Settlement Process Speeds Along in Toyota Unintended Acceleration Litigation

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In a Joint Status Report filed on March 17, 2015, with Judge James V. Selna in the Central District of California, the parties informed the court that settlement deals continue to be made at a steady pace in In Re: Toyota Motor Corp. Unintended Acceleration Marketing, Sales Practices, and Products Liability Litigation (“In Re: Toyota”). In Re: Toyota, No. 10-2151, Dkt. No. 4932 (C.D. Cal. March 16, 2015) (Joint Status Report, available here).

This multidistrict litigation (“MDL”) is made up of hundreds of individual suits alleging negligence and product liability based on a defect in some Toyota models which caused the vehicles to accelerate suddenly, leading to numerous accidents. Plaintiffs are seeking compensatory and punitive damages for injuries and/or deaths caused by the unintended acceleration. So far, a total of 289 cases have either settled or reached an agreement to settle in principle, including: 132 of 171 cases consolidated in the MDL; 45 of 84 cases consolidated in the Judicial Council Coordinated Proceeding (“JCCP”); and 112 individual cases litigated outside of the consolidated proceedings.

In the Joint Status Report, the parties attribute the efficacy of the litigation to the Intensive Settlement Process (“ISP”), which was confirmed and adopted on January 14, 2014, stating that the “ISP is continuing to make good progress.” Report at 2. Case in point, of the 39 unintended acceleration lawsuits still pending in the MDL, all but four have requested ISP, and of the 39 cases remaining in the JCCP, all but two have requested it.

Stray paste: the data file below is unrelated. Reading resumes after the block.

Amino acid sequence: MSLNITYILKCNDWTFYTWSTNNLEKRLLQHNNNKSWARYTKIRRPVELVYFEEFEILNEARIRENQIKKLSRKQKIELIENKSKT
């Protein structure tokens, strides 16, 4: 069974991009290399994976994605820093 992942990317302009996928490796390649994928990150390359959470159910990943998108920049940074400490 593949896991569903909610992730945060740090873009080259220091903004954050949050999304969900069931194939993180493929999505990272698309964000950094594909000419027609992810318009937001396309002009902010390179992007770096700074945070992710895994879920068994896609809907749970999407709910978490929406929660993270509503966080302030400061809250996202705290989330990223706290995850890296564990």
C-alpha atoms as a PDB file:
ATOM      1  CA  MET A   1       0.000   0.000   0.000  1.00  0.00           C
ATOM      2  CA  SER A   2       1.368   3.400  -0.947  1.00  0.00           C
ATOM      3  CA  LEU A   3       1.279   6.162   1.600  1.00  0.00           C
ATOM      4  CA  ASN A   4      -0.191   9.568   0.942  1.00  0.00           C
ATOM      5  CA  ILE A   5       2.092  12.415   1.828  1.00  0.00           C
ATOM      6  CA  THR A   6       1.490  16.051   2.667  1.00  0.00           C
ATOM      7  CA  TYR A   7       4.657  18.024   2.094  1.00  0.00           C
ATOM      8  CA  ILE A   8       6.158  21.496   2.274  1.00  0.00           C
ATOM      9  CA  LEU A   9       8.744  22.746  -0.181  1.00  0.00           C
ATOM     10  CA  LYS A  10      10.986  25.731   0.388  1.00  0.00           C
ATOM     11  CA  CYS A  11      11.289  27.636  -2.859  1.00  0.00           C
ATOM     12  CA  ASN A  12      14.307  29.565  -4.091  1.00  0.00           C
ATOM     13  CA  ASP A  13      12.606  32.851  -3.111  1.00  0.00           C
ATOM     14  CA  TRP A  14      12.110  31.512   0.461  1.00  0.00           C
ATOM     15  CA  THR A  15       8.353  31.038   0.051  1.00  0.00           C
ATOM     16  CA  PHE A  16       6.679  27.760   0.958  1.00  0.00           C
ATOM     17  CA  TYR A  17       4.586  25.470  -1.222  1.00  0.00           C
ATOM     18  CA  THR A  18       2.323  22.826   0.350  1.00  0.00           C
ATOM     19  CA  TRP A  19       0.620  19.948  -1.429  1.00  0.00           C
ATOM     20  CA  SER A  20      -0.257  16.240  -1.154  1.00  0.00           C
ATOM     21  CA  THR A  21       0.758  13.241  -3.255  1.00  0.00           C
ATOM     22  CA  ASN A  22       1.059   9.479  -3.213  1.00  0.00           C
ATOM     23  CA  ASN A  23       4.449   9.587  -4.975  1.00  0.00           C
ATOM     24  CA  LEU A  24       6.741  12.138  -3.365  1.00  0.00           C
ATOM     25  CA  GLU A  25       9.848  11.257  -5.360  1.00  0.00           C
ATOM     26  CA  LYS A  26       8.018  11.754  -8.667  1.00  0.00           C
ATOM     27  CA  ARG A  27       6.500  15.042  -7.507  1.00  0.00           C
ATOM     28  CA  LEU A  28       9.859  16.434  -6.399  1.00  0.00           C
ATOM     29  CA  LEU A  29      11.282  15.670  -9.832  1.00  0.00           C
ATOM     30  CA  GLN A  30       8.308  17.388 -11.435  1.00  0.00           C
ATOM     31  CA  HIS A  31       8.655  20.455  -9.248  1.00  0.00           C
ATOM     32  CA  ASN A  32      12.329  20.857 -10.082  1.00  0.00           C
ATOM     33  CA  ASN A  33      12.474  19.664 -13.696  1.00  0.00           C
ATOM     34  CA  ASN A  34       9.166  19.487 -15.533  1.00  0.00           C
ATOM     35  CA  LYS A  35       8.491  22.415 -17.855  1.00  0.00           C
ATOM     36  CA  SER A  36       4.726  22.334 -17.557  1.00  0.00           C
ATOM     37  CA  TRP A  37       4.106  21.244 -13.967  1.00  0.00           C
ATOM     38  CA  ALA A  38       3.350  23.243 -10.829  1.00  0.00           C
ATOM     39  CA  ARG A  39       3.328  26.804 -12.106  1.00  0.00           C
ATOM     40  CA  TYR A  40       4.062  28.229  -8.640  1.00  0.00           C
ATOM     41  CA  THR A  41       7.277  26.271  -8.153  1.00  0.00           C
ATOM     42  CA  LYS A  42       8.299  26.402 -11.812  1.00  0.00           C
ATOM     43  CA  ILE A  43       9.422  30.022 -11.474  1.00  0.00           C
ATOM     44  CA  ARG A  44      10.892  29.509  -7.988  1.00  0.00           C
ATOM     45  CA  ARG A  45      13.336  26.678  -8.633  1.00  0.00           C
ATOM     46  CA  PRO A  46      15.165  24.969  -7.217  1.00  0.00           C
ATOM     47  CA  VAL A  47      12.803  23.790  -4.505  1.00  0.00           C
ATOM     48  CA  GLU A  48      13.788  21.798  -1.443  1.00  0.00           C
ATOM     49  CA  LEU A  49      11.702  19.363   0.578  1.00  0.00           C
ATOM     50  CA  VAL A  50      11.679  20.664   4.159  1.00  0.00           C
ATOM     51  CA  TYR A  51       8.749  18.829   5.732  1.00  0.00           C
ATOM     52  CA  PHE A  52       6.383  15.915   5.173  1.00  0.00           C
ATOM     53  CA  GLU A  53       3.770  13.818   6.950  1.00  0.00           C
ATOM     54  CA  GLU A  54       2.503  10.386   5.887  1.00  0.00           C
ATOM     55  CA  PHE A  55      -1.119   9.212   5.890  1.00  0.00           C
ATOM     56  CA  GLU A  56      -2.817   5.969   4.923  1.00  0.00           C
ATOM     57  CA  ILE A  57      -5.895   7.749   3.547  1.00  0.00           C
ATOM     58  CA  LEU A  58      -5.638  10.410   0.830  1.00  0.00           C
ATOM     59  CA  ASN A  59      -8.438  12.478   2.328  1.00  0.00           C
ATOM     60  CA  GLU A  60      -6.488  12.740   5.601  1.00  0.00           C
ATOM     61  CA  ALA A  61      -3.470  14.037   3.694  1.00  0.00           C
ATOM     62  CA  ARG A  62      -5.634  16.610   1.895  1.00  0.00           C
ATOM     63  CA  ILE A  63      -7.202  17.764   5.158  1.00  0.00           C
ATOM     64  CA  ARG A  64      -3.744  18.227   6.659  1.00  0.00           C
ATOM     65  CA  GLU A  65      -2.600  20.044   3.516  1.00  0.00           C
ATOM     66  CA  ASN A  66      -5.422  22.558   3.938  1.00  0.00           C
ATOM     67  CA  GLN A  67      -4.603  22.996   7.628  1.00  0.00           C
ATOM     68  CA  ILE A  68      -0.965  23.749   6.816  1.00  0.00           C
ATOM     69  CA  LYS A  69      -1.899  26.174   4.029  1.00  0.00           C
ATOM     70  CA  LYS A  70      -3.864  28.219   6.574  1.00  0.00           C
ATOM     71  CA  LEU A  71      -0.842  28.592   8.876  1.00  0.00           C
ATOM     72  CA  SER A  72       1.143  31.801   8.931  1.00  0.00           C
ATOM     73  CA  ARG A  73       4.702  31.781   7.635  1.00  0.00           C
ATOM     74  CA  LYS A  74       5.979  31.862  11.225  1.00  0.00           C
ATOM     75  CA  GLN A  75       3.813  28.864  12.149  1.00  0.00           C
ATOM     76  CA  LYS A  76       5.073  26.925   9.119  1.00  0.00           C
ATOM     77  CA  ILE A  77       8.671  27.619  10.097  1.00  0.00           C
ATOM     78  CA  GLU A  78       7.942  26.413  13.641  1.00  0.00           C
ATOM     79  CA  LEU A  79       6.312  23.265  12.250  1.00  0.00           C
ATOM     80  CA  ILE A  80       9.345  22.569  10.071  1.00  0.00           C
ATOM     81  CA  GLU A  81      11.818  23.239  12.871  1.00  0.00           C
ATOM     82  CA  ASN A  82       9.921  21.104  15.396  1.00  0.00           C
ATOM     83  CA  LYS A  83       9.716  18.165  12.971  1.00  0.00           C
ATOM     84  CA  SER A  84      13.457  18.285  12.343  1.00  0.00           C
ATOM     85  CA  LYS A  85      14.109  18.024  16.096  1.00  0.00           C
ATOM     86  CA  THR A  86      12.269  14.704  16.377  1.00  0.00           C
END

These settlements come more than five years after Toyota began recalling millions of vehicles for the unintended acceleration defect and more than thirteen months after counsel for Toyota contacted the 300+ plaintiffs’ attorneys to inform them of the proposed settlement process. Since each case is being negotiated separately, the total value of the settlement will not be clear until all of the cases are resolved. In a related class action settlement that won final approval before Judge Selna in July of 2013, Toyota agreed to pay an estimated $1.1 billion to settle a claim that the unintended acceleration defect diminished the value of the class vehicles. The settlement also provided for $200 million in plaintiffs’ attorney fees and up to $27 million in expenses.

In addition to over a billion dollars in legal settlements so far, Toyota was also hit with a $1.2 billion criminal penalty by the United States Department of Justice in March of 2014. U.S. Attorney General Eric Holder described Toyota’s actions as “shameful” and a “blatant disregard” for the law. He went on to warn that “other car companies should not repeat Toyota’s mistake.” U.S. Attorney General Eric Holder, Press Conference at the Department of Justice (March 19, 2014).

Thus, while Toyota may be nearing the end of its civil litigation involving the unintended acceleration defect, the automotive and legal industries will feel its effects for years to come.

Authored by: 
Lucas Rogers, Associate